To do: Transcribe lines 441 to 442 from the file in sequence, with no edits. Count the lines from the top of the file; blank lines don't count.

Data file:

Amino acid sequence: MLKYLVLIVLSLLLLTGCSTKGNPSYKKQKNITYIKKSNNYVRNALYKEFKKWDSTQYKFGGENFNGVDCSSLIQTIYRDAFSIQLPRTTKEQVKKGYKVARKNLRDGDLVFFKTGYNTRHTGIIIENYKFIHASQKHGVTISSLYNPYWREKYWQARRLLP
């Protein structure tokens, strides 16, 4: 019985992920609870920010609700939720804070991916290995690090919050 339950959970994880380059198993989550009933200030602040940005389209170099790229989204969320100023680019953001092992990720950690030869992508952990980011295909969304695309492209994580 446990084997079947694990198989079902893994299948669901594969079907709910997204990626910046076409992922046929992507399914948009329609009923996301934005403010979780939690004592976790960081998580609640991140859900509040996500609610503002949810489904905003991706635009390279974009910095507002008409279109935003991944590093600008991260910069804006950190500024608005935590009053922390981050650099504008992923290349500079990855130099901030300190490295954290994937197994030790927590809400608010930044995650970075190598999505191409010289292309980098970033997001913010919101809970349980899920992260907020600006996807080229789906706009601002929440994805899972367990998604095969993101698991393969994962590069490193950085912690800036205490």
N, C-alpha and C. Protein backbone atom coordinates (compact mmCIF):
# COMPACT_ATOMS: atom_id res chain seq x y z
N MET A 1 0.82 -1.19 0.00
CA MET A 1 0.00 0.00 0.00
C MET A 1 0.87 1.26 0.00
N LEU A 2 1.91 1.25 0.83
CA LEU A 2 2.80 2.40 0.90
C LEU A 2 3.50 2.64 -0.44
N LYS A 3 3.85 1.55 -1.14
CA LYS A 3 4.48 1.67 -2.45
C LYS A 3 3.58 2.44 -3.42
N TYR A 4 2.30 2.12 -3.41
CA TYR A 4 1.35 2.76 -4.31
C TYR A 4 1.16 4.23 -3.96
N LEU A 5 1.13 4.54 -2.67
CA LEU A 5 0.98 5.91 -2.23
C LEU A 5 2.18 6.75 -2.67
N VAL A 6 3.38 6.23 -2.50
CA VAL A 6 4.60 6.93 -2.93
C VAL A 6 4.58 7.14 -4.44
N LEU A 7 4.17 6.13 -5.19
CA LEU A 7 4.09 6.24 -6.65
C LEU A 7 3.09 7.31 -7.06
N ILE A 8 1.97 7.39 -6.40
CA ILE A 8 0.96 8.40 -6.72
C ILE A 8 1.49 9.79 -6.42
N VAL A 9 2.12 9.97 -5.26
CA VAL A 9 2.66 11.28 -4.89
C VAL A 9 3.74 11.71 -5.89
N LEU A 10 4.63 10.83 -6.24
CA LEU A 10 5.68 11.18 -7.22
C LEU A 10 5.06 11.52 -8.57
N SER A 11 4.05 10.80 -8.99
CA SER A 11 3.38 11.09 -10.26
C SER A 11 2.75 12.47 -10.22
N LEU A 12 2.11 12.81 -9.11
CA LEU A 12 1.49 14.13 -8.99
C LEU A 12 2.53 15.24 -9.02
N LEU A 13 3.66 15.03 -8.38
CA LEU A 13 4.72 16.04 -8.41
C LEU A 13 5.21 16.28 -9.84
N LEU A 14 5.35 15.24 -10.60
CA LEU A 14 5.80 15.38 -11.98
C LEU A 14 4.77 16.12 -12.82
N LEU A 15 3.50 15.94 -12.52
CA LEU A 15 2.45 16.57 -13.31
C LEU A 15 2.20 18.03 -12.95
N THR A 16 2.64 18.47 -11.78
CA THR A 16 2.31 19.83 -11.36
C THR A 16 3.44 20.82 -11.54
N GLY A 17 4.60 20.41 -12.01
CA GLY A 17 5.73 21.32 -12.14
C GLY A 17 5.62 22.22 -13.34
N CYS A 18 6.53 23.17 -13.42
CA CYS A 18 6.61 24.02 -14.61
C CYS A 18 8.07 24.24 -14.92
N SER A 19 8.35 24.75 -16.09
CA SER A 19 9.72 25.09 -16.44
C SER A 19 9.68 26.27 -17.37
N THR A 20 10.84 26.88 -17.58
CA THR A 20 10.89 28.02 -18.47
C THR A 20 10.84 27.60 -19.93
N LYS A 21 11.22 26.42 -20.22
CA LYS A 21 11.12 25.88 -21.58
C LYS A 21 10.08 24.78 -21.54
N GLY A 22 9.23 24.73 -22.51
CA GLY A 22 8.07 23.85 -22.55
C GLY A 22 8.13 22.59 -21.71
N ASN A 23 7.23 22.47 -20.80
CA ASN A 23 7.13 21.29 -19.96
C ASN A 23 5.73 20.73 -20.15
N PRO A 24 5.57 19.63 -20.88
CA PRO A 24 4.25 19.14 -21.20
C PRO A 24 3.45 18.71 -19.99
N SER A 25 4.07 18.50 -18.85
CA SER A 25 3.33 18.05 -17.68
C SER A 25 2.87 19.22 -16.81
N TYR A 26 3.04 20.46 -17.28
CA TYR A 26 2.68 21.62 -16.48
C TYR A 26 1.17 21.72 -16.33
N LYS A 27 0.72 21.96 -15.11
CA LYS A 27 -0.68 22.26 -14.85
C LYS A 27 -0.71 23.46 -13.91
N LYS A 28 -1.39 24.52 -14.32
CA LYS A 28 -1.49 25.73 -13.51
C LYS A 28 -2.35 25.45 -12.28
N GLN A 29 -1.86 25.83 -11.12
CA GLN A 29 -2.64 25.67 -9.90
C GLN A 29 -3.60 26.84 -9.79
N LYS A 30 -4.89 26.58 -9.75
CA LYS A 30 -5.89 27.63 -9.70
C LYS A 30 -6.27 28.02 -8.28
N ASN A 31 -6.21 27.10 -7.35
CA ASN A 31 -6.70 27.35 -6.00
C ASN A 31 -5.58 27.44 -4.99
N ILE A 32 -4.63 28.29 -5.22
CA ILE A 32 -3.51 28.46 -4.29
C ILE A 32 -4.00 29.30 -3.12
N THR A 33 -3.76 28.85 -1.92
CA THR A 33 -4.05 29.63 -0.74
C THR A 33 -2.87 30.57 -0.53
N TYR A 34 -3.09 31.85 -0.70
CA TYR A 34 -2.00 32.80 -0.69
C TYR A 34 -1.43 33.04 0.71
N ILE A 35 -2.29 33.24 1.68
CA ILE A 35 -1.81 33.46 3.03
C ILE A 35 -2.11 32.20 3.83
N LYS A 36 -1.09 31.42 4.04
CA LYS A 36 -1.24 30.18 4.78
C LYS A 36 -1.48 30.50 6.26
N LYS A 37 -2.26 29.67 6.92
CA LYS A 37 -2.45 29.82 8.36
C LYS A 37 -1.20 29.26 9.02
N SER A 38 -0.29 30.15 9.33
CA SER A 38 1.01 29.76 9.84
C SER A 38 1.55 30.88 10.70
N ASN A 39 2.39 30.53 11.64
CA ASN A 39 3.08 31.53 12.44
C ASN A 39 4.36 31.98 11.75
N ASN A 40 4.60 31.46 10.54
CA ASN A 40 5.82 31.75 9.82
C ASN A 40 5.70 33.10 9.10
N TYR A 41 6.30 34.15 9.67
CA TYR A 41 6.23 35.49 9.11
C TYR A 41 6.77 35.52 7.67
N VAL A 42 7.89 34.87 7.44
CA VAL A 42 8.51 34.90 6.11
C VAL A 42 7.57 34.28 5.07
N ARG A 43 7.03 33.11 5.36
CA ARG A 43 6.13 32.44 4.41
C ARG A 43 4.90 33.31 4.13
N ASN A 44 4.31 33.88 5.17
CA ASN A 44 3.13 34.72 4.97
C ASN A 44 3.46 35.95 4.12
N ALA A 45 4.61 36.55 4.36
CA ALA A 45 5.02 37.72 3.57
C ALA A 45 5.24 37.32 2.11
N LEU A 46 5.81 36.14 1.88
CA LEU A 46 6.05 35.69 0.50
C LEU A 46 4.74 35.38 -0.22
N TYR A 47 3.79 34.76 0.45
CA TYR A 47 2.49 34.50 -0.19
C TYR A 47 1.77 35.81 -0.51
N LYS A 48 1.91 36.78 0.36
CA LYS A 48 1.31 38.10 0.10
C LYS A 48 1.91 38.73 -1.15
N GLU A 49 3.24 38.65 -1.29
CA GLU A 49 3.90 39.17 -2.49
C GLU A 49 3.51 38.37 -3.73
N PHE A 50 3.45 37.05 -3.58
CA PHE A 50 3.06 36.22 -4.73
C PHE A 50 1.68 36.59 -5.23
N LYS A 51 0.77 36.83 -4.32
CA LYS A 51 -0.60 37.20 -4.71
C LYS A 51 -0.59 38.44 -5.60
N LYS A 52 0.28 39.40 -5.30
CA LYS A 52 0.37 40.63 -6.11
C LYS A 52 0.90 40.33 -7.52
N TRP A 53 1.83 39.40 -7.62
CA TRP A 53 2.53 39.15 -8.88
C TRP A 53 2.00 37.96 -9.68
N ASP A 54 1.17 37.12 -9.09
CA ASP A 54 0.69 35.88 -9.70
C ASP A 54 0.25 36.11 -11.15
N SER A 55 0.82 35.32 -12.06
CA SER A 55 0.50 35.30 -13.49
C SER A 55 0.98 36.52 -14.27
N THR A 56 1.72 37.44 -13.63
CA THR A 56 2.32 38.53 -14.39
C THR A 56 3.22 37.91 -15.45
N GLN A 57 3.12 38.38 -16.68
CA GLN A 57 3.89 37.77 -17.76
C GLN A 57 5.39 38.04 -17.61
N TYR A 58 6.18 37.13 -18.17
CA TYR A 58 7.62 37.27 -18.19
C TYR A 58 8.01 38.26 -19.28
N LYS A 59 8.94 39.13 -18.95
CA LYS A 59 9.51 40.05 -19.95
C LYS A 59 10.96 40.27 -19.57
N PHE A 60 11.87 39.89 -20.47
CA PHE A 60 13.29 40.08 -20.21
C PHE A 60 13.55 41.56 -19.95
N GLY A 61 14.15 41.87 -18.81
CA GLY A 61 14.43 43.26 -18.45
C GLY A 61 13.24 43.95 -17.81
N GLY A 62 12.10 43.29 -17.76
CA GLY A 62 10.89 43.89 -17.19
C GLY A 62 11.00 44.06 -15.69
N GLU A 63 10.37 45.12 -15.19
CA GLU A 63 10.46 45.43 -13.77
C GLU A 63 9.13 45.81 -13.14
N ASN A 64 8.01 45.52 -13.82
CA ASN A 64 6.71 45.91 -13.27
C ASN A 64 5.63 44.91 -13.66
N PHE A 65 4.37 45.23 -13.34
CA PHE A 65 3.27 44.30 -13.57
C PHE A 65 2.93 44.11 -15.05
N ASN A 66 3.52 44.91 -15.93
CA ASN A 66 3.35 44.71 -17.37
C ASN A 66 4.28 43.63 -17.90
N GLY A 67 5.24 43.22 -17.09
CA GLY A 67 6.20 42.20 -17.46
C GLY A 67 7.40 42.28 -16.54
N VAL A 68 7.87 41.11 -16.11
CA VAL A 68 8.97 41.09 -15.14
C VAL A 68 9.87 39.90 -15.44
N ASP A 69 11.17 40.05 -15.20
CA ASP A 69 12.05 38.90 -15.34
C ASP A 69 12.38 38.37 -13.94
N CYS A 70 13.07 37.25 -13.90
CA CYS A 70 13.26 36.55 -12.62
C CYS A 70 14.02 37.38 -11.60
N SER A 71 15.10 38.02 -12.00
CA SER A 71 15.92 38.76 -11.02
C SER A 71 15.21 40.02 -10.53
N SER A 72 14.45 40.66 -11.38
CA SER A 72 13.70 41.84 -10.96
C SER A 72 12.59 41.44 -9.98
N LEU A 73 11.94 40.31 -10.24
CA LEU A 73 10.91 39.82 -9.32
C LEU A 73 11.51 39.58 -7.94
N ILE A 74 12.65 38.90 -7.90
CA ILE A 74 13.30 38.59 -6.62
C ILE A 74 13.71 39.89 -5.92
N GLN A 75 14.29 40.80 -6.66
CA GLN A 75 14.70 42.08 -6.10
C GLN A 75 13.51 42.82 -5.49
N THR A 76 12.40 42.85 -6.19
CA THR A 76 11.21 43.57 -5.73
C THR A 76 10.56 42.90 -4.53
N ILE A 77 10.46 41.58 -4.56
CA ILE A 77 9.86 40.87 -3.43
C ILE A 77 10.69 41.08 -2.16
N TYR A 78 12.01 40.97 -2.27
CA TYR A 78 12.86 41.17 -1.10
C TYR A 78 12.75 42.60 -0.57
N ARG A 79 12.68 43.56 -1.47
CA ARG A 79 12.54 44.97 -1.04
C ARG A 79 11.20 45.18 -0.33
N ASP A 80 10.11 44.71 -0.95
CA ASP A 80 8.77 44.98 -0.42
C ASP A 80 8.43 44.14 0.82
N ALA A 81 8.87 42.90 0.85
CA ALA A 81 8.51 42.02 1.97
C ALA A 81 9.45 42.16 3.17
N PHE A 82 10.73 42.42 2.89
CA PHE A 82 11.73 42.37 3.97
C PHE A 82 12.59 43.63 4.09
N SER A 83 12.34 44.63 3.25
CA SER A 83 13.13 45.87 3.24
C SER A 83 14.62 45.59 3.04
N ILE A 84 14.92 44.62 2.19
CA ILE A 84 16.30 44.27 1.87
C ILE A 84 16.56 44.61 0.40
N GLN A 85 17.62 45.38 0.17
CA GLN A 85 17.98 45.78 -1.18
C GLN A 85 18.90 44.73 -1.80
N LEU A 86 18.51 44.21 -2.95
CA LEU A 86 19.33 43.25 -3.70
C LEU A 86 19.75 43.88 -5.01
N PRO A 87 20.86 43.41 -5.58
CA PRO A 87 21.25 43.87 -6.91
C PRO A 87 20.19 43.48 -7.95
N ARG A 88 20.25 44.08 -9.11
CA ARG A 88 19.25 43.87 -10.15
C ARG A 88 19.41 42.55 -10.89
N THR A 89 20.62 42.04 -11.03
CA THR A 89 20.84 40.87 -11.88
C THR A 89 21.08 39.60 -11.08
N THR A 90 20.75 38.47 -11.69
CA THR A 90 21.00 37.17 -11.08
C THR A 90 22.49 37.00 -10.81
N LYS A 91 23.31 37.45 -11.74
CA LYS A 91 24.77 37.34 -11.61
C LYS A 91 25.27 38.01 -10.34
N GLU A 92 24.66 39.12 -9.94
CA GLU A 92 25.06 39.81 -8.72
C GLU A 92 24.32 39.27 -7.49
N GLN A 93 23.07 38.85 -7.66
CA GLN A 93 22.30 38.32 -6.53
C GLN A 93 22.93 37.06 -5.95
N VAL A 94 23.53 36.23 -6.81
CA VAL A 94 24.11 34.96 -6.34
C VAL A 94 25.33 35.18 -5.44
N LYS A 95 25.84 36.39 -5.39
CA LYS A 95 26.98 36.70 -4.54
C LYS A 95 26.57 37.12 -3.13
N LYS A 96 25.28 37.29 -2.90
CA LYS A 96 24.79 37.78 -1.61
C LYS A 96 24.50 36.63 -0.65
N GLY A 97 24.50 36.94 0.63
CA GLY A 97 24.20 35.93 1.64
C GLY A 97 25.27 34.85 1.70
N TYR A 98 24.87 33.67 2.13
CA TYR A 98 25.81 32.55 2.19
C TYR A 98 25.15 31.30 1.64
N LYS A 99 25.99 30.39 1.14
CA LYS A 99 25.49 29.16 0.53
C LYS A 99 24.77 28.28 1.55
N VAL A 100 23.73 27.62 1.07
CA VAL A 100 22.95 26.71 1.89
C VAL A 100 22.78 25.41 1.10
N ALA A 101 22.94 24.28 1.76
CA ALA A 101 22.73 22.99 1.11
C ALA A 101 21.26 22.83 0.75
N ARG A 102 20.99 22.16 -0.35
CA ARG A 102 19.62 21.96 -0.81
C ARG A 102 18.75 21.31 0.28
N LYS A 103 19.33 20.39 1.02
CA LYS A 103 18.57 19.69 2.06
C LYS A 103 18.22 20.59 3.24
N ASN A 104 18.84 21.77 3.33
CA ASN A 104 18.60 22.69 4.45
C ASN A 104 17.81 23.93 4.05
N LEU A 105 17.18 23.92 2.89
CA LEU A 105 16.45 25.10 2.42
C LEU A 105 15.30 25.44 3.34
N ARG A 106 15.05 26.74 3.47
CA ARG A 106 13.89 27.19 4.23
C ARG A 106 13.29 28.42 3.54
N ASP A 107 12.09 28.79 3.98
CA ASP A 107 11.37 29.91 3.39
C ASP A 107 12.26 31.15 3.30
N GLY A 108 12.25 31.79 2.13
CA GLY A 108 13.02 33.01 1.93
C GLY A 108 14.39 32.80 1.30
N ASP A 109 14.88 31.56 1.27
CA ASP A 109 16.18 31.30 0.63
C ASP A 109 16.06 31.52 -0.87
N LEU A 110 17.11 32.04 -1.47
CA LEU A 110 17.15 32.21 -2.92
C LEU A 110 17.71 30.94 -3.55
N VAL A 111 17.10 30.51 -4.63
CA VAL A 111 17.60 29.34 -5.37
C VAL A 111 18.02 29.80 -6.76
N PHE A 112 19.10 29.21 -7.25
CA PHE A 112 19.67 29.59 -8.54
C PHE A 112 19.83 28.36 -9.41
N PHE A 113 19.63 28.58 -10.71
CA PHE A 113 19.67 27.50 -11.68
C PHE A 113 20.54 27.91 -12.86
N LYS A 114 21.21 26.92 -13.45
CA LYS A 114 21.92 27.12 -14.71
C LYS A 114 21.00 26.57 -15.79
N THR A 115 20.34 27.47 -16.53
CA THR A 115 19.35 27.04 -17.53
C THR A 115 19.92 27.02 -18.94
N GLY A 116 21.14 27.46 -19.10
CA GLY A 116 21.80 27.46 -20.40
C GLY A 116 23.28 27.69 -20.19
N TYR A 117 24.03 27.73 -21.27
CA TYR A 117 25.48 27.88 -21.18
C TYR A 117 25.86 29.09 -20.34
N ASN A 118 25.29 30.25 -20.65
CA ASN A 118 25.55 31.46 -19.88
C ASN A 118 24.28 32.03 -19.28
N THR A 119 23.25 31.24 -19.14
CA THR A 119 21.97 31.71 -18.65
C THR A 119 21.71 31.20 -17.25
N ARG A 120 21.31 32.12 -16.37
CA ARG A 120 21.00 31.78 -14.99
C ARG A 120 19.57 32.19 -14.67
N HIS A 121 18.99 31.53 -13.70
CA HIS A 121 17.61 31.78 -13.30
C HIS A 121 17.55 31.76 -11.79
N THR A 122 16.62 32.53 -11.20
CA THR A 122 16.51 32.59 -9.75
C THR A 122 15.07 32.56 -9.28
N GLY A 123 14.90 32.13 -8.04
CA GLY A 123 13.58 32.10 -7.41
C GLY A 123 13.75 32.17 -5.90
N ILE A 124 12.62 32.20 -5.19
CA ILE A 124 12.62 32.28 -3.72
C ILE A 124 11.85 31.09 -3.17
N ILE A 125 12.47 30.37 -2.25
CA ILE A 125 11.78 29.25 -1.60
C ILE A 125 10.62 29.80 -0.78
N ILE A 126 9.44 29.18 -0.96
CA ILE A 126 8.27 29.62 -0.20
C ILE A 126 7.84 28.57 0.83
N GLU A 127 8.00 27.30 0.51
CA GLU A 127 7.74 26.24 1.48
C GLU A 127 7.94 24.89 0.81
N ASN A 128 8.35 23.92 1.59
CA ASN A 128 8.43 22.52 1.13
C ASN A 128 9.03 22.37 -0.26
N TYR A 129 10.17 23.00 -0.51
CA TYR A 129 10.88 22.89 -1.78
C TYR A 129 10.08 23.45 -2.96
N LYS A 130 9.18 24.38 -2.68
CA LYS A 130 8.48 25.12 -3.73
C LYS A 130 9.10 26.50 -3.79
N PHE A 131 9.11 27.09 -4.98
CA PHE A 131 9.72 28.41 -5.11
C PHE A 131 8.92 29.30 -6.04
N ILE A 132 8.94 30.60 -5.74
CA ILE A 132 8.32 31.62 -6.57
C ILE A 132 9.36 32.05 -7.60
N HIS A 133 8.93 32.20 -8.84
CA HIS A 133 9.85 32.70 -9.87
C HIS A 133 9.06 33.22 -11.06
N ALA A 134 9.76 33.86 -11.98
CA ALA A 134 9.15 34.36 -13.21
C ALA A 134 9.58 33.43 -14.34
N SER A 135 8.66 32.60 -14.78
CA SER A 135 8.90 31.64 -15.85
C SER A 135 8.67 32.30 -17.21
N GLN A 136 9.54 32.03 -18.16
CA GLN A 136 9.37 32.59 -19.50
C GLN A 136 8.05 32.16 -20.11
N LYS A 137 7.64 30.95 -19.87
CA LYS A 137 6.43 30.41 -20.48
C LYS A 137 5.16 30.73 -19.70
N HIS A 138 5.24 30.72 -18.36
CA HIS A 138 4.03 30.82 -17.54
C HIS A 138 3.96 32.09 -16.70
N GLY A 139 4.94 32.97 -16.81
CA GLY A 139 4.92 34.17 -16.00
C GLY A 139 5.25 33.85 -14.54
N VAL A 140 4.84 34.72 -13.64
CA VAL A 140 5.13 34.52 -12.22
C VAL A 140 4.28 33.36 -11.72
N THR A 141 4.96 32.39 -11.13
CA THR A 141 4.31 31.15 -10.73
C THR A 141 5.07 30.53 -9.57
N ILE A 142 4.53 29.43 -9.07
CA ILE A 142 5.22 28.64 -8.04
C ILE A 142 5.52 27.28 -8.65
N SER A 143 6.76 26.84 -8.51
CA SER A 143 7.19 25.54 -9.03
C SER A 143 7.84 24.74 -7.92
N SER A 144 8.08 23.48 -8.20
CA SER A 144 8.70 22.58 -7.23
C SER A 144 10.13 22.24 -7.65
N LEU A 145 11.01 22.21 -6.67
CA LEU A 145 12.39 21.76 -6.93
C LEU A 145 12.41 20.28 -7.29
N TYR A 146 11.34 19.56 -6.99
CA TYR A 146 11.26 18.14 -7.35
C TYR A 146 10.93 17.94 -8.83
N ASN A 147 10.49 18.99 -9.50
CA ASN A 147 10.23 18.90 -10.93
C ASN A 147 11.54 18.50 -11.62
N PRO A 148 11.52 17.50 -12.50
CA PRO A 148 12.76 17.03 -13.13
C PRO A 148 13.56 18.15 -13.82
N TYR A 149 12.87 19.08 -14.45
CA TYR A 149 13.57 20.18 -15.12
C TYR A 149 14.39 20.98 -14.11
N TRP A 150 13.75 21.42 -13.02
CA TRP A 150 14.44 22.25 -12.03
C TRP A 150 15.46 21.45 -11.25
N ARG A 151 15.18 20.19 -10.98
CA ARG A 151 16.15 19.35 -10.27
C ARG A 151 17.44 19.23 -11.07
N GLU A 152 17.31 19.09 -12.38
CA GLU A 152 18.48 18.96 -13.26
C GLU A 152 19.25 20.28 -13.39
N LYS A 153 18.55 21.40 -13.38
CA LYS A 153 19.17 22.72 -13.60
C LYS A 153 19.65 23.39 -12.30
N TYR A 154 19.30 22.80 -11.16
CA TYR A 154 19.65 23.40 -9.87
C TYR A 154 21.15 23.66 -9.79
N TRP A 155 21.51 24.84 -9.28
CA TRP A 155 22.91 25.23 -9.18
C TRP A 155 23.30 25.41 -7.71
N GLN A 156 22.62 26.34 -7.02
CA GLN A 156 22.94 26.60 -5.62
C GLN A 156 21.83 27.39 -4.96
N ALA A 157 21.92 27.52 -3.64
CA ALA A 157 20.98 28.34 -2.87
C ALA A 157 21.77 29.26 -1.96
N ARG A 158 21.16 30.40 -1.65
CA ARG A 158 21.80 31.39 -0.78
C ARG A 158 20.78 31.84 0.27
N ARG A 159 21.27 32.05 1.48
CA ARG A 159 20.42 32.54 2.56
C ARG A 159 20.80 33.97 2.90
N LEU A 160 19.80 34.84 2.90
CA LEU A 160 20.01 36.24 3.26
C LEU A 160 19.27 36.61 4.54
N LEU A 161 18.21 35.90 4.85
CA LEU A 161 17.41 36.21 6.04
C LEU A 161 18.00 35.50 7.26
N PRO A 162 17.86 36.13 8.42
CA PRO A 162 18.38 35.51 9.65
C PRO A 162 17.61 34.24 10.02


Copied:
CA TYR A 146 11.26 18.14 -7.35
C TYR A 146 10.93 17.94 -8.83